The A-level results crisis has once again shown the limits of AI

When will those in government learn that technology isn’t magic?

Let’s be clear: artificial intelligence (AI) and its offspring are wonderful things. They can recognise patterns faster than humans can, meaning things like security threats that can be detected more quickly and accurately. They can be used to recognise hand gestures, which could have a positive impact on surgery, for example. In self-driving cars they can – theoretically at least – detect hazards and react to them quicker than humans.

But when it comes to making decisions about people’s lives, AI is often the worst possible tool to throw at the problem, as this year’s A-level results fiasco (and, undoubtedly, the GCSE results fiasco, when they’re released on 20 August) shows.

This isn’t news to anyone, either - or at least it shouldn’t be. Algorithms have repeatedly determined that black people, especially black men, are criminals. And that’s if they can even differentiate between one black person and another. Asian people, meanwhile, are terrorists, algorithms have determined. If you’re white, however, then please come this way, sir or madam, as you’re clearly virtuous thanks to your skin colour – or so a now shelved Home Office AI system determined.

While the algorithm being used to determine this year’s exam results isn’t racially biased, it’s defective in multiple other ways and is ruining people’s lives.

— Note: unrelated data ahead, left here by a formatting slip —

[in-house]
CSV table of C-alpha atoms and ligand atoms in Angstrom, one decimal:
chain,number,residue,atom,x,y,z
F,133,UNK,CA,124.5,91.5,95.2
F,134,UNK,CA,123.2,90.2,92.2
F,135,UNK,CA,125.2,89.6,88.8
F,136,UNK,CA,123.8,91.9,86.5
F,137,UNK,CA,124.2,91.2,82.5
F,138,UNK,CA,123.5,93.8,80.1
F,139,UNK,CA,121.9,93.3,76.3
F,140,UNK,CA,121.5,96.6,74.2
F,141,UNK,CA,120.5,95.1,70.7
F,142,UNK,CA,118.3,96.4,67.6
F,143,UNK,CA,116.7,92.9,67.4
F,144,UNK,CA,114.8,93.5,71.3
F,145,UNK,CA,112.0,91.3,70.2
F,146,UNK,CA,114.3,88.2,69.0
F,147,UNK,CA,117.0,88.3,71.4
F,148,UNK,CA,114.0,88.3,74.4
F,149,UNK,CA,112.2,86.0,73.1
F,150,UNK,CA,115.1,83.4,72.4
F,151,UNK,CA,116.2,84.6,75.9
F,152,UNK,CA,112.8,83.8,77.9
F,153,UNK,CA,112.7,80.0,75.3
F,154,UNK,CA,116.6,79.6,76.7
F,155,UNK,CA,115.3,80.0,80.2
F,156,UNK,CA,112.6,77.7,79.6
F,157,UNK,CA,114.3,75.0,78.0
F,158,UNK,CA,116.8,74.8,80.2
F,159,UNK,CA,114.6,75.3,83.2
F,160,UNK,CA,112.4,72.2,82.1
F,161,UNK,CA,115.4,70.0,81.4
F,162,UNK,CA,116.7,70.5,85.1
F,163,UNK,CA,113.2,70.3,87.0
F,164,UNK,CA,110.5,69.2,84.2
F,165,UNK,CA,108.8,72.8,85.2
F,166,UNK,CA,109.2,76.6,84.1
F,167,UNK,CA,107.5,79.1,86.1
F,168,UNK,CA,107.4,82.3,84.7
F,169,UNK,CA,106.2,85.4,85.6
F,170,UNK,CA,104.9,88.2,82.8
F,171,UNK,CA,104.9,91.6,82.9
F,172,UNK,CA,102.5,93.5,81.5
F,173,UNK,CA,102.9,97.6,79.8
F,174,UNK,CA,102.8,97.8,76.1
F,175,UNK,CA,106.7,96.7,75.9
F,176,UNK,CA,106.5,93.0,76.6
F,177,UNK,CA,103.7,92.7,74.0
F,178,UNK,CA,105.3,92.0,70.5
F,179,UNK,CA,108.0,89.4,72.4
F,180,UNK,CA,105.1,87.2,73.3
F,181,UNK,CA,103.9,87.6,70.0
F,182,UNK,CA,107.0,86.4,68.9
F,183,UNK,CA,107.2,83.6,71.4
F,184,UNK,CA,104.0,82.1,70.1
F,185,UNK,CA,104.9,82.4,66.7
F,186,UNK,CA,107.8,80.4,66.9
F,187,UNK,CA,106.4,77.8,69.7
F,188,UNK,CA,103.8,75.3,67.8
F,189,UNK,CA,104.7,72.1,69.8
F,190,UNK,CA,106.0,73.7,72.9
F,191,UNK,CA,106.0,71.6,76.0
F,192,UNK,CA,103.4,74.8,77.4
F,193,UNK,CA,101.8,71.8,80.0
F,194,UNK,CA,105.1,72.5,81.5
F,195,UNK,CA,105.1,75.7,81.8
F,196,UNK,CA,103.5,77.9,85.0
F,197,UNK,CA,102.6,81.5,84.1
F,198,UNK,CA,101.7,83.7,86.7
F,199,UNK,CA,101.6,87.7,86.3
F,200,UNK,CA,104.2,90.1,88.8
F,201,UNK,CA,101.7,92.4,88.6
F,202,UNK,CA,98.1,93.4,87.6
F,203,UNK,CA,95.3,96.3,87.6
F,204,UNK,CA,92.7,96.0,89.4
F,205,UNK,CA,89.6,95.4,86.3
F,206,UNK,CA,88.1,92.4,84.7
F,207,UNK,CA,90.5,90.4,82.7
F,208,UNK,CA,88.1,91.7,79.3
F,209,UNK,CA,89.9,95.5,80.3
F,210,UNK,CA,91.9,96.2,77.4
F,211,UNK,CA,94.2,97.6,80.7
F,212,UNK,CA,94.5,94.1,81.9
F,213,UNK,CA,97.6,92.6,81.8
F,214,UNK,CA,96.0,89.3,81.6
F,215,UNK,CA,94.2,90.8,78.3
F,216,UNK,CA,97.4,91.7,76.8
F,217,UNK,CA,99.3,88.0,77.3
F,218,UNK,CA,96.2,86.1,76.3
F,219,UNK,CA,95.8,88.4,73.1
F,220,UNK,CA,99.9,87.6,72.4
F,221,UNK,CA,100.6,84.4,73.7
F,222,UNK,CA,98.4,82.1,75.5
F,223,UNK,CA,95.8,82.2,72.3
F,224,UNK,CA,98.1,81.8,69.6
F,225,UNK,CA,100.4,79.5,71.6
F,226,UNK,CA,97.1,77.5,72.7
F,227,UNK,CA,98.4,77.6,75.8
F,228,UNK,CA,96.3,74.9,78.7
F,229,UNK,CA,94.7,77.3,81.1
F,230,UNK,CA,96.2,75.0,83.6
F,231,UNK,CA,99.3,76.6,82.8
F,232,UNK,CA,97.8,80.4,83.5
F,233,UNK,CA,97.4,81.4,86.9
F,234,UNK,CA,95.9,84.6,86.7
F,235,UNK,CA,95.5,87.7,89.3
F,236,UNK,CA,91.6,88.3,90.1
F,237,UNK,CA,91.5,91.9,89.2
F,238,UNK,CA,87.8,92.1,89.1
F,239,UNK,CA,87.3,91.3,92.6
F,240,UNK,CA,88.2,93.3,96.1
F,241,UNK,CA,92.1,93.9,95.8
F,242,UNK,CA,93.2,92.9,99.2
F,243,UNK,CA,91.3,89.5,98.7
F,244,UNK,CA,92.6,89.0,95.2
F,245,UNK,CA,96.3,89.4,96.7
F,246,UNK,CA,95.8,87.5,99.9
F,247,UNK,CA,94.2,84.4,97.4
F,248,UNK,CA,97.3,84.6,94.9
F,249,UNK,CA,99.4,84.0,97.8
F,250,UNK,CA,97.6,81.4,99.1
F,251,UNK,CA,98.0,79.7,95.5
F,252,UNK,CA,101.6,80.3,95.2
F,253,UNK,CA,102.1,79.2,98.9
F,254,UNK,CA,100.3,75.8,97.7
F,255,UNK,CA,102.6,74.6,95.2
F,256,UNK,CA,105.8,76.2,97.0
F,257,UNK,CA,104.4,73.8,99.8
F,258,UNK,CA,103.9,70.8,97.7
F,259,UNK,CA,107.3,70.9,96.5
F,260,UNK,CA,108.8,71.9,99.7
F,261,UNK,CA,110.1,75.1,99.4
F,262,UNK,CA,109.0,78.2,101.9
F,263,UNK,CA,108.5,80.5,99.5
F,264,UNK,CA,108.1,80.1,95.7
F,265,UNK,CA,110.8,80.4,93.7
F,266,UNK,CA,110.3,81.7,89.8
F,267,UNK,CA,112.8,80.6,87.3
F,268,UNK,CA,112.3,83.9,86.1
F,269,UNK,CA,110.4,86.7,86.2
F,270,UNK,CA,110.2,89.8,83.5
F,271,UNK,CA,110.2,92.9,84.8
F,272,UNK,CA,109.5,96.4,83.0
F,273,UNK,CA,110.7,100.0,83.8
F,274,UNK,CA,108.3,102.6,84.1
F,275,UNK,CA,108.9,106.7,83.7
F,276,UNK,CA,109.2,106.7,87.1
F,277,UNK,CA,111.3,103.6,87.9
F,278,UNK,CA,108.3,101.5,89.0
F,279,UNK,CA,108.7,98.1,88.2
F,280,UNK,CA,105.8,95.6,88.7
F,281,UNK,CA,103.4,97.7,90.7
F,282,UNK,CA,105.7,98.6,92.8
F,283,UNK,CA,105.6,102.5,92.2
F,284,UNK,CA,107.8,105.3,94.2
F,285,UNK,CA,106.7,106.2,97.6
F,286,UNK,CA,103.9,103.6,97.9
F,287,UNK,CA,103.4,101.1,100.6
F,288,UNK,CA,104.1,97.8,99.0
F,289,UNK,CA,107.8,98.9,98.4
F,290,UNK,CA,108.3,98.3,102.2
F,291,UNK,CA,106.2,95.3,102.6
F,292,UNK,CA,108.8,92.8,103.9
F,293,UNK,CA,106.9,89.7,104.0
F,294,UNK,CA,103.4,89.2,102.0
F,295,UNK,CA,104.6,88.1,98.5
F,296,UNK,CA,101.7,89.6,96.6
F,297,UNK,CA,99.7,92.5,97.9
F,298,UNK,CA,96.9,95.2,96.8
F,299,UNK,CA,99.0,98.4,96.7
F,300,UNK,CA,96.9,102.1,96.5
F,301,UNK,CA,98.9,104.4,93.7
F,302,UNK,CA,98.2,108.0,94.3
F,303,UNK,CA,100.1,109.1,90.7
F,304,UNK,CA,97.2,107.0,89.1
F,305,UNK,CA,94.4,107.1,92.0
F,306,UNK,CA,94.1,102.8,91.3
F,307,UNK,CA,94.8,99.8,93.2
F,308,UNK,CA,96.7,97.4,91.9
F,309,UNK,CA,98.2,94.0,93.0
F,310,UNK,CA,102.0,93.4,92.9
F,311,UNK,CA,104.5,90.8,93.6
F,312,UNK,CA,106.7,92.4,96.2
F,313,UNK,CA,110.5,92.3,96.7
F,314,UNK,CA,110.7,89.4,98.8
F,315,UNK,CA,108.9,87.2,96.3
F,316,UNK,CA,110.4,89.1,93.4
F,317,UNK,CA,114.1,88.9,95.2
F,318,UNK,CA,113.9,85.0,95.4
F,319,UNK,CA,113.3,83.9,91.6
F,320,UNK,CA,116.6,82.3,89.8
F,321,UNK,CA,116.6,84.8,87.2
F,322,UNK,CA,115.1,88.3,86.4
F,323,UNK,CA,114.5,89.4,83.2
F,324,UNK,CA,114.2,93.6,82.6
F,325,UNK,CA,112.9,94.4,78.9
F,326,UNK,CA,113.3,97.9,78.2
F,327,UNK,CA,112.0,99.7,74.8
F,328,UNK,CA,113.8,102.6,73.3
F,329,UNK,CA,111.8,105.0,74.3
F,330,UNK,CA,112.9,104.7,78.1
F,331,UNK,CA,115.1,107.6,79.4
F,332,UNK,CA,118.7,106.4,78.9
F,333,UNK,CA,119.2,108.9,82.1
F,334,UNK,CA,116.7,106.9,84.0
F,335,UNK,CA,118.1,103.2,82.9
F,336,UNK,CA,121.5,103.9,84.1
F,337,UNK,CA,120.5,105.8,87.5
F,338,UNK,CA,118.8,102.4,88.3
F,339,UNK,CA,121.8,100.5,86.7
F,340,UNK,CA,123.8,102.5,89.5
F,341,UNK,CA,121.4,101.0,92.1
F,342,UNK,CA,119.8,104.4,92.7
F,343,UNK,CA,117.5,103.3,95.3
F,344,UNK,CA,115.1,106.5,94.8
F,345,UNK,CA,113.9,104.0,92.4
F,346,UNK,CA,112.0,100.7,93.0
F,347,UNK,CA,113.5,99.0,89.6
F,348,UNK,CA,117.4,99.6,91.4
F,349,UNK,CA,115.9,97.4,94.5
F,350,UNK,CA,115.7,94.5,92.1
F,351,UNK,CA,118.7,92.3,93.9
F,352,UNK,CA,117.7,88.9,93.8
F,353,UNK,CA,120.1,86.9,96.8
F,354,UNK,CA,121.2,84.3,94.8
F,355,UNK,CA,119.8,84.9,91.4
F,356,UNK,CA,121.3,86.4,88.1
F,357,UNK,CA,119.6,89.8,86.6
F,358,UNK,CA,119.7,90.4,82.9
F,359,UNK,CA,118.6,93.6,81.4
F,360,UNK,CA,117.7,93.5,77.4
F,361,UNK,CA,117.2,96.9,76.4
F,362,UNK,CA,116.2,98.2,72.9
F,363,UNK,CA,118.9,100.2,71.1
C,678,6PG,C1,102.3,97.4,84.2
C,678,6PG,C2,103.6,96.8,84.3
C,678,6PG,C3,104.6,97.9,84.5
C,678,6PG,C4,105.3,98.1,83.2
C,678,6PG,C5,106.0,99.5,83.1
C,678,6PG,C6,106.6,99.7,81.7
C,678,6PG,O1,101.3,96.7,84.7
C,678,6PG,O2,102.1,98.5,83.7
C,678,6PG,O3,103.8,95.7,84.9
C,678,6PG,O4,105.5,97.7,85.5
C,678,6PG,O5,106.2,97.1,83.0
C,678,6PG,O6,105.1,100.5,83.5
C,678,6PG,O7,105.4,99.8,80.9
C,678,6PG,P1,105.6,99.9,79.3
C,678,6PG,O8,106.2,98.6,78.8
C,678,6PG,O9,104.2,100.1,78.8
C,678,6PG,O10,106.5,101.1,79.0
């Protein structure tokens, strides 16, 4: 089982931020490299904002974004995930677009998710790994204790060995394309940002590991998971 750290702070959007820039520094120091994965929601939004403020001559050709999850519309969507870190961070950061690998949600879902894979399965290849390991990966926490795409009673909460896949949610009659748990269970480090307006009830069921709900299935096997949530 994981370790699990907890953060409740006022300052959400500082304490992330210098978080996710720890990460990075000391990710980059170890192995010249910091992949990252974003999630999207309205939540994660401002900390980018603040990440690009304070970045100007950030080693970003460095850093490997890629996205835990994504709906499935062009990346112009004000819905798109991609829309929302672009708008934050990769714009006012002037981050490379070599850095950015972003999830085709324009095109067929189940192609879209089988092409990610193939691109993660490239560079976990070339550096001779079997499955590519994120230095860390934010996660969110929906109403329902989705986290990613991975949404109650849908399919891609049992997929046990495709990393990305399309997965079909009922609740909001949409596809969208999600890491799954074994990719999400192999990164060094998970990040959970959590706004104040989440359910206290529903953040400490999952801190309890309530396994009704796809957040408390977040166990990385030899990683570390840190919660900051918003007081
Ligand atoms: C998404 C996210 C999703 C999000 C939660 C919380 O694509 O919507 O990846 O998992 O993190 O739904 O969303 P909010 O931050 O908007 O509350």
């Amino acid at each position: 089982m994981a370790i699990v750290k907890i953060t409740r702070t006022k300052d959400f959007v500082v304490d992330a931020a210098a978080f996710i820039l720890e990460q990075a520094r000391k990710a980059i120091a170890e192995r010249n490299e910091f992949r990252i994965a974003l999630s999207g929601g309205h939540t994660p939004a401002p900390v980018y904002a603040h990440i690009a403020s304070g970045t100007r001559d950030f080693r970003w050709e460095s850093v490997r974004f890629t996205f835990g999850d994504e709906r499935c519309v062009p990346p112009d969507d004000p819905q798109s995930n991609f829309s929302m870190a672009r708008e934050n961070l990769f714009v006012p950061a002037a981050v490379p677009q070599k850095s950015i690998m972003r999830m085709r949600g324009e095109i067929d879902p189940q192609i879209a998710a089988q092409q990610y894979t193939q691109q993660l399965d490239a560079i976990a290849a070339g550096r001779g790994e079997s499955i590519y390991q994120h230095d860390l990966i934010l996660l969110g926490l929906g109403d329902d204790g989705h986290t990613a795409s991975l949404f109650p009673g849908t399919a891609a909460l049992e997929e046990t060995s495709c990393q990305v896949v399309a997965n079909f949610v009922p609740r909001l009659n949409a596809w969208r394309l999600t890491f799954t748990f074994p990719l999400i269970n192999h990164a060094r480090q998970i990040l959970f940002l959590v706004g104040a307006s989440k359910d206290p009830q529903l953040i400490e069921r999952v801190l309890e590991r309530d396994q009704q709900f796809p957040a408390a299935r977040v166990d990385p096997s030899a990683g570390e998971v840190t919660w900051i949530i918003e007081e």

As revealed in tweets from BBC Newsnight’s policy editor, Lewis Goodall, the AI system that’s being used to decide students’ grades has penalised outstanding students based on the performance of past students, sometimes to an extraordinary extent. These stories include a student with predicted a B or C who the algorithm instead awarded a U because of an apparent faulty decision process. Another student, who was predicted AAA by his school and A*A*A* by UCAS, the algorithm gave BBB. And there are many, many more.

Of course, every year there are some students who are disappointed by their final grades, but this is not the same. This year’s students are effectively being penalised for not having taken the exam at all, which they were unable to do through no fault of their own.

As much as some people may declare that A-level, GCSE and Scottish Higher results don’t matter, the reality is that they do. They matter in the moment emotionally to the children who have taken them, and they matter because they are a stepping stone to the next stage of their education or to entering the workforce.

I can’t shake the feeling that the UK government, and governments elsewhere, have fallen in love with a technology they don’t fully understand. But as those blinded by love so often do, they’re sticking by the object of their affection, despite clear evidence that it’s fundamentally broken.

As I’ve said before, technology isn’t magic. In fact, it can plunge us into a dystopian world where our fate is determined by a faulty AI that pays no regard to our own character or achievements. Instead, a black box algorithm pulls in data about where we live, what school we went to, the colour of our skin.

There’s no sci-fi hero coming to save us from the misuse of technology, though – it’s up to us as a society to push back against it, before it’s too late.

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